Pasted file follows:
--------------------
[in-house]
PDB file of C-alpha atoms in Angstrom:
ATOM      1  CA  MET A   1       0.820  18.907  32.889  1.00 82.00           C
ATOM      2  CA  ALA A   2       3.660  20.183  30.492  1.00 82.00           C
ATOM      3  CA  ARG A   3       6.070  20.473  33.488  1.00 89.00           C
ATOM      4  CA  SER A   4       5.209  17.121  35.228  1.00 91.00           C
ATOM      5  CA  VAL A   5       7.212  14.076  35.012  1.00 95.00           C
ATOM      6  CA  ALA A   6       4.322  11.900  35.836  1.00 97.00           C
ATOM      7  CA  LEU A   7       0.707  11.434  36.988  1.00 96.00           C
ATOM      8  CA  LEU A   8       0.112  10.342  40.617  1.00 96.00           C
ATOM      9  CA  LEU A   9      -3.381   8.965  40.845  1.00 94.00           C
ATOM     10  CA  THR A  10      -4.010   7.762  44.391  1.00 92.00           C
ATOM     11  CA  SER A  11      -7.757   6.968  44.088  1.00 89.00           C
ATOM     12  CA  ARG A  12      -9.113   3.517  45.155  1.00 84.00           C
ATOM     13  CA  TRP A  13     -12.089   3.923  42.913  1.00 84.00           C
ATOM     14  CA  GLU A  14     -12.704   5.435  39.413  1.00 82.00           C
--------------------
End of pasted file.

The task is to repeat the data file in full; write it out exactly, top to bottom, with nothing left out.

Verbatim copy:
[in-house]
PDB file of C-alpha atoms in Angstrom:
ATOM      1  CA  MET A   1       0.820  18.907  32.889  1.00 82.00           C
ATOM      2  CA  ALA A   2       3.660  20.183  30.492  1.00 82.00           C
ATOM      3  CA  ARG A   3       6.070  20.473  33.488  1.00 89.00           C
ATOM      4  CA  SER A   4       5.209  17.121  35.228  1.00 91.00           C
ATOM      5  CA  VAL A   5       7.212  14.076  35.012  1.00 95.00           C
ATOM      6  CA  ALA A   6       4.322  11.900  35.836  1.00 97.00           C
ATOM      7  CA  LEU A   7       0.707  11.434  36.988  1.00 96.00           C
ATOM      8  CA  LEU A   8       0.112  10.342  40.617  1.00 96.00           C
ATOM      9  CA  LEU A   9      -3.381   8.965  40.845  1.00 94.00           C
ATOM     10  CA  THR A  10      -4.010   7.762  44.391  1.00 92.00           C
ATOM     11  CA  SER A  11      -7.757   6.968  44.088  1.00 89.00           C
ATOM     12  CA  ARG A  12      -9.113   3.517  45.155  1.00 84.00           C
ATOM     13  CA  TRP A  13     -12.089   3.923  42.913  1.00 84.00           C
ATOM     14  CA  GLU A  14     -12.704   5.435  39.413  1.00 82.00           C